March 28, 2008
C.S. Lewis once said, "No one ever told me that grief felt so like fear" (A Grief Observed).
No one ever told me that grief felt so like envy.
I find myself envious of so much. I am even envious of the grief of others. I look at other people who have suddenly lost loved ones and I wish to be in their shoes. Of course, when I talk with them they wish to be in mine.
I despise my situation because I had to watch cancer slowly take life away from my parents. It was a slow agonizing process to watch my parents grow weaker and weaker. I just wish they maintained their health and died suddenly without having to watch them suffer. However, others who have suddenly lost loved ones expressed envy of my experience because I was able to say goodbye to my parents and be with them as they suffered and died.
My grief envy has a history. At this point, nearly half of my life has been spent with a sick parent. My dad was diagnosed with cancer when I was 15 years old. I was unaware of my envy at the time, but I was envious of others whose family still had their health. My life became defined in many ways by my dad's sickness. I could not talk with many people without them asking how he was doing. They should've asked and I appreciated them asking. Nonetheless, I wanted a life without that concern constantly following me around. I wanted a life without the constant anticipation of my dad growing weaker and weaker. I was there with my dad when his body began to fail him. I was glad to be with him. It was a "holy" experience being with him as he entered his eternal rest. However, it was also a "horrible" experience at the same time as I finally watched the life God gave him come to an end on this earth.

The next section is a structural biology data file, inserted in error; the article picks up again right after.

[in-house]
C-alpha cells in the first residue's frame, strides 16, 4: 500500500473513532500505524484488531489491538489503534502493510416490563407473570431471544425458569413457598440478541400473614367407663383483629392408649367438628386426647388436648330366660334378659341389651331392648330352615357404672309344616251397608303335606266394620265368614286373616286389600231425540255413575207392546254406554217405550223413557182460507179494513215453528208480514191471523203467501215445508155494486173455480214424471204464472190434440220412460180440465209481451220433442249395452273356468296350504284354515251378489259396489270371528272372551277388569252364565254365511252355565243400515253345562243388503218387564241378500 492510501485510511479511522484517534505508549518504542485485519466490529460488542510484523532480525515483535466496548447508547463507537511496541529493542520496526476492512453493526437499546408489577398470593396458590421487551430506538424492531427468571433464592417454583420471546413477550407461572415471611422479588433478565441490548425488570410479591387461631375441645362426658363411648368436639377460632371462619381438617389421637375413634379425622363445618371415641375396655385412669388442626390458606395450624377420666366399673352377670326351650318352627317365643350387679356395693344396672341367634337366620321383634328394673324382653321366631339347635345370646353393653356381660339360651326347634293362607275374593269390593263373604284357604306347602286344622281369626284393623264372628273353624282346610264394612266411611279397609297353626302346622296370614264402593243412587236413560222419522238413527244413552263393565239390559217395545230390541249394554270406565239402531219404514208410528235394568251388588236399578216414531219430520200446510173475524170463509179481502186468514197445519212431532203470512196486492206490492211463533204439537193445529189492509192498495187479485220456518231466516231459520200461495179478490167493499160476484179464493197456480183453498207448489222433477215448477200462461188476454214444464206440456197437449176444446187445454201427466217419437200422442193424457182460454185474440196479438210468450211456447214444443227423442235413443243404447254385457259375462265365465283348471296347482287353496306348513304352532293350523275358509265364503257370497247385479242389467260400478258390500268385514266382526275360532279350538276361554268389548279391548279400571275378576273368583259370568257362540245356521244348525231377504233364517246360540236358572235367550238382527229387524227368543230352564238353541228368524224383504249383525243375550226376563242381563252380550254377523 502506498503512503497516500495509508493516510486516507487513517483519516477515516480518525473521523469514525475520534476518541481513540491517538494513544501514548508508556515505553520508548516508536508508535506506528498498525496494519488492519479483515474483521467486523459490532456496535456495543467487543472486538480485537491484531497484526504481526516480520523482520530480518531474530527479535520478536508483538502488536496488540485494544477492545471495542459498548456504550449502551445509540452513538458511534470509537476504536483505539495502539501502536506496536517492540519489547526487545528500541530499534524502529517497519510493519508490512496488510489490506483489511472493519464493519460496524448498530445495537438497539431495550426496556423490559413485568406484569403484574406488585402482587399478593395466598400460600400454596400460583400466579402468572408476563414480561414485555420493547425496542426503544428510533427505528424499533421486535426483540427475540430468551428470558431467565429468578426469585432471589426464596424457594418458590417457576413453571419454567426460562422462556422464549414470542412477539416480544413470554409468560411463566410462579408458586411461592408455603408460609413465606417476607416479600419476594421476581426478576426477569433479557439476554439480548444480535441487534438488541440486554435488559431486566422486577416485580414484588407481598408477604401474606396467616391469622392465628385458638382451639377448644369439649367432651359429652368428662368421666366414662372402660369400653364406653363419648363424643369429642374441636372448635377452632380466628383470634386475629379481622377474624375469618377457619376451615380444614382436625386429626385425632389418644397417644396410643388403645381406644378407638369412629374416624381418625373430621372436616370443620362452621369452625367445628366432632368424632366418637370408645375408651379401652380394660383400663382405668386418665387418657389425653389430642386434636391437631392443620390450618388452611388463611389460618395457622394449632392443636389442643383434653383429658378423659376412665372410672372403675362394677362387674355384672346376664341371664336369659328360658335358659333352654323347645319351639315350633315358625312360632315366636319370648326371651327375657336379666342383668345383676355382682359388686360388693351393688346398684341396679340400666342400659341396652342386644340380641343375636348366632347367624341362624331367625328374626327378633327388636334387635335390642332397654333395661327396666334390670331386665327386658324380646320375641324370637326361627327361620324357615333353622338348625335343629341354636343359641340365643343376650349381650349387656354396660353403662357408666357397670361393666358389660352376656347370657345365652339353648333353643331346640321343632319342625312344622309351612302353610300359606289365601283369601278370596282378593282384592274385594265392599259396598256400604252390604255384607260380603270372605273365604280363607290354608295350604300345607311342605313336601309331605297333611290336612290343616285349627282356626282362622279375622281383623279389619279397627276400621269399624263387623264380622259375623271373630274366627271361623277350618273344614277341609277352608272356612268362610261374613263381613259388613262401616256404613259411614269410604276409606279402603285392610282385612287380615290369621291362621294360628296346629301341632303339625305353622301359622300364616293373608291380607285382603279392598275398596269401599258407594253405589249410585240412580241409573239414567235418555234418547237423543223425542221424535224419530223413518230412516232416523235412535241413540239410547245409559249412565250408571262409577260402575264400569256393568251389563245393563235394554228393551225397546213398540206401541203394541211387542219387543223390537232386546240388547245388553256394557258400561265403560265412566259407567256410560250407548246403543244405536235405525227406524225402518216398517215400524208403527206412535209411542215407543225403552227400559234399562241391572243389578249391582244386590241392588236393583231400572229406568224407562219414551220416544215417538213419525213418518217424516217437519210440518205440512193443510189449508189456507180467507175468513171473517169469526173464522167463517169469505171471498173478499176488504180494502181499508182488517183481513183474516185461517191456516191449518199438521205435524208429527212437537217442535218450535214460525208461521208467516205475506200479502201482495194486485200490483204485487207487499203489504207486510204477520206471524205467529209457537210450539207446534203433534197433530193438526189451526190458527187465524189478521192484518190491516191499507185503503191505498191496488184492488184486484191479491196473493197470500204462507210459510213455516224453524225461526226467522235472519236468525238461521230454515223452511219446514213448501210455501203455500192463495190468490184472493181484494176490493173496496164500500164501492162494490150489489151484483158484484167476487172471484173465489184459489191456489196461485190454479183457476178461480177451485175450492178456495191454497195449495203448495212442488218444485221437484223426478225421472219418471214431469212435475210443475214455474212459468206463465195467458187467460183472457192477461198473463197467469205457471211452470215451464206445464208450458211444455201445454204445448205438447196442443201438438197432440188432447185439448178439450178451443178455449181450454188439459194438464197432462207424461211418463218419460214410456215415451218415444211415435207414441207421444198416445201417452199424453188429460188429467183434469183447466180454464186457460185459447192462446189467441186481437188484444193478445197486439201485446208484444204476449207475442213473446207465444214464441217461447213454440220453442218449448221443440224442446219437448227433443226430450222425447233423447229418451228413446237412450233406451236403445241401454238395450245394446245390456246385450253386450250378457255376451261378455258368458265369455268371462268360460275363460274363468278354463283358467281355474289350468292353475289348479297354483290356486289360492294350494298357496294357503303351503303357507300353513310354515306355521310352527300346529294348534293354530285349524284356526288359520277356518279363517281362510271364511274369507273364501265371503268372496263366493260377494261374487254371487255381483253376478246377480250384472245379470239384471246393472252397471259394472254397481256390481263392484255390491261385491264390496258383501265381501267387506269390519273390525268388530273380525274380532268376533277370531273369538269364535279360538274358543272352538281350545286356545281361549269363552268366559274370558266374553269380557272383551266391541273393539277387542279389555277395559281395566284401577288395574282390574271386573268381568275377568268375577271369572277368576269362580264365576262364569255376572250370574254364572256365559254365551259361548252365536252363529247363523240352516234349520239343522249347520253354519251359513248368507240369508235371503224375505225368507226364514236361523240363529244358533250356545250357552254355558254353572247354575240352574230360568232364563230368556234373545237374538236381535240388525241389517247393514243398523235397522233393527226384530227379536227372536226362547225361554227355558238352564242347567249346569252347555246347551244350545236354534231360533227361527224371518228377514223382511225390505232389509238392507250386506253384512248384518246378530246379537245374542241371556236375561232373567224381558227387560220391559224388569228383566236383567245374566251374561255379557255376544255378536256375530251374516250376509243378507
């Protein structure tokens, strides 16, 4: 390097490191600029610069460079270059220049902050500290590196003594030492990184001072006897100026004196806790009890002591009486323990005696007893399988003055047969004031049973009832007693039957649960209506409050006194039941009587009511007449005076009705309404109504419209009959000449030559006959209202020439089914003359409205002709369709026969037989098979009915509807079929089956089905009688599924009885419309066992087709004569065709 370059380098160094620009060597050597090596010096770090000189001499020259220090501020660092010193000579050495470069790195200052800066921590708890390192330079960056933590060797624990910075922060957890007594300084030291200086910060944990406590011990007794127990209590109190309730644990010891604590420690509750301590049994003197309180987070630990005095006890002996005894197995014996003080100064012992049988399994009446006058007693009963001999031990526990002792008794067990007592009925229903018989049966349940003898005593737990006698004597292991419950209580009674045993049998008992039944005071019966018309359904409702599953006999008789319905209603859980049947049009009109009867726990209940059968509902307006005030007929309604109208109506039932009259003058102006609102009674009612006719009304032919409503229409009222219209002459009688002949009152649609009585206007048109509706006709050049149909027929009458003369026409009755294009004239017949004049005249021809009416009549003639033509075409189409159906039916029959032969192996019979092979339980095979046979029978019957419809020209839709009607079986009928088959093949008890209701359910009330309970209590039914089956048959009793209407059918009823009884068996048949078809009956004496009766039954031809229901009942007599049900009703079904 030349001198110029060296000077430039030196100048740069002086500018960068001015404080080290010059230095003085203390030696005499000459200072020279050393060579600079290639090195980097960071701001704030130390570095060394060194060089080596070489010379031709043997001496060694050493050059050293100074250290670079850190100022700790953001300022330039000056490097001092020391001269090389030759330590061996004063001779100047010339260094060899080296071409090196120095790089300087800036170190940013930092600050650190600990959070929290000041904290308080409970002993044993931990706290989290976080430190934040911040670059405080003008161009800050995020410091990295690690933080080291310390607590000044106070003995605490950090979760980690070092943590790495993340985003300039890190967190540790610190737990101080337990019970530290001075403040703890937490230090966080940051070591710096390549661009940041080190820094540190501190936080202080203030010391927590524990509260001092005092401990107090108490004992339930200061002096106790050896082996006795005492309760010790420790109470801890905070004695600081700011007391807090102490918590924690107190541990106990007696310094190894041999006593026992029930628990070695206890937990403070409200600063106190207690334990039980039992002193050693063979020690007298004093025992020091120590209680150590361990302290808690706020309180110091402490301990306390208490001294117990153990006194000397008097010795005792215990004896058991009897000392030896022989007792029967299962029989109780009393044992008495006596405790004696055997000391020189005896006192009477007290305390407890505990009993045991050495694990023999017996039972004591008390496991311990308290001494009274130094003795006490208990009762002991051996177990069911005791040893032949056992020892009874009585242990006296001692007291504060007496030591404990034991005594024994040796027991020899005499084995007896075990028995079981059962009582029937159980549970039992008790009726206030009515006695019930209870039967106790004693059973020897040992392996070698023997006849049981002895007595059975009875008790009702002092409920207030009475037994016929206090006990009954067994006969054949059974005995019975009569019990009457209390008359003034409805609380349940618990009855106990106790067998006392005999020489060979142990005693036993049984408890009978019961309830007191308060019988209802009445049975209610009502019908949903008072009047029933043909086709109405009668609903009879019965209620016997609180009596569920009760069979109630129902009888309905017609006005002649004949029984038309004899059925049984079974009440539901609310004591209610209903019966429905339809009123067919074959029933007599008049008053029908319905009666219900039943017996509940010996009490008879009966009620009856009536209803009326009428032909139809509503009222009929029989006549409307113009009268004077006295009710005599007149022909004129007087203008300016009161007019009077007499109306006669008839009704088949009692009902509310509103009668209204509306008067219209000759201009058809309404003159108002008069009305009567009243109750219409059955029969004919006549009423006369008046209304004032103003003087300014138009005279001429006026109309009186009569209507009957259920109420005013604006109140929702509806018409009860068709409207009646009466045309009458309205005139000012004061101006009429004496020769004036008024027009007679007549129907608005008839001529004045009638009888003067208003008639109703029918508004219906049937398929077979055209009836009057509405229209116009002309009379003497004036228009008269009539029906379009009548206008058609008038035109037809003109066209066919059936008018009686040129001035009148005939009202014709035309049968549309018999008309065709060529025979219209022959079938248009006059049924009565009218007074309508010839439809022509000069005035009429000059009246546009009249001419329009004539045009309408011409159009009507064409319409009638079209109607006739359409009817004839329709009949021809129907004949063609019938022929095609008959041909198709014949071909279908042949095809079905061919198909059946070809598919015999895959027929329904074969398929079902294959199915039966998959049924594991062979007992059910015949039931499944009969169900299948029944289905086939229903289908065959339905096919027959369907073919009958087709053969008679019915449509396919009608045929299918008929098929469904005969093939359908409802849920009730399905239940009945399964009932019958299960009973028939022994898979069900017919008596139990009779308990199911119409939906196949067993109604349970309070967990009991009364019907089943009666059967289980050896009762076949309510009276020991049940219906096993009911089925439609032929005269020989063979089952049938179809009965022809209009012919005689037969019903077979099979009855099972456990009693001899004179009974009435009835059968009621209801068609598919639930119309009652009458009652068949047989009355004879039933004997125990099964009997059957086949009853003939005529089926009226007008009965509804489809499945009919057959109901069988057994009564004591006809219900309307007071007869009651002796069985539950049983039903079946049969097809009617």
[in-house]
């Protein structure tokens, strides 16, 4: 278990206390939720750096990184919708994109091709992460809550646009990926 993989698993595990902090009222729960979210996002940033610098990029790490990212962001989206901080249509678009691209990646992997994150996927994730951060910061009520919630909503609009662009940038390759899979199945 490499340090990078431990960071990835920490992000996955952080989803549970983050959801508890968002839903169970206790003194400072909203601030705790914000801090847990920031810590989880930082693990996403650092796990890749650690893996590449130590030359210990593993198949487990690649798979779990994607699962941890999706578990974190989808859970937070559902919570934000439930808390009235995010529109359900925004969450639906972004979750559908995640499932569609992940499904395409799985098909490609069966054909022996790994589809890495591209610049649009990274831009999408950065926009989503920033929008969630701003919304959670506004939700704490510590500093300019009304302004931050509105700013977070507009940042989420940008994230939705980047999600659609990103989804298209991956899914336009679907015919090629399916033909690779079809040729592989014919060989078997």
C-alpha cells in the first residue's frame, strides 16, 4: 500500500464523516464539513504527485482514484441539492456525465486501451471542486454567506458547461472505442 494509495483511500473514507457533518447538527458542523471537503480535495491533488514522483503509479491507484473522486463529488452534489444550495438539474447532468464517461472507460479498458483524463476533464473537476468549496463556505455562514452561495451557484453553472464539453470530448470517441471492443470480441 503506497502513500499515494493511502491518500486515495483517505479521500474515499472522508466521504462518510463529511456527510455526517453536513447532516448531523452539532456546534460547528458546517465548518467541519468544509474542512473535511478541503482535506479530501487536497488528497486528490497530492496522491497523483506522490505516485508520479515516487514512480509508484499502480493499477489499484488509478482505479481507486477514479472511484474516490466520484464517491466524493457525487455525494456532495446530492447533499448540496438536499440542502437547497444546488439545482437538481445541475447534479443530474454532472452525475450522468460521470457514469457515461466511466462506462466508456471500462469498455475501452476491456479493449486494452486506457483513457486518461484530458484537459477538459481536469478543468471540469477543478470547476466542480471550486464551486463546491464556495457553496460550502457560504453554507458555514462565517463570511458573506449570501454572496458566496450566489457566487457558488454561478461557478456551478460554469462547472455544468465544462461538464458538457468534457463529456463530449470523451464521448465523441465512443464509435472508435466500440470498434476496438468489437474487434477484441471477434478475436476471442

My grief envy did not have a moment to subside because in less than two months my mom found herself in an even weaker state than my dad (upon diagnosis) as cancer quickly began to take her life away. I had to watch the same process happen all over again only in a different person, my other parent. The rightful concern of others surrounded me and I wanted a life without it. My grief envy steeped even lower. I was envious now of those who still had one healthy parent. I went through the very same holy and horrible experience with my mom as her body began to fail her.
Now, my grief envy enters a phase where I am envious of those who can watch their parents enjoy their grandchildren.
All of my grief envy has roots. The reality is that nearly half of my life I have felt too weak, too vulnerable, and too exposed as a result of the sickness and death of my parents. I want a life full of strength and health. Yet, this does not seem to be part of my story. Weakness and vulnerability will constantly follow me for the rest of my days as a result of the sickness and death of my parents.
Thankfully, the grace of God follows fast after weakness and vulnerability and turns my grief envy in this life into hope for the life to come.
Posted by david, mia & jonah at 12:21 PM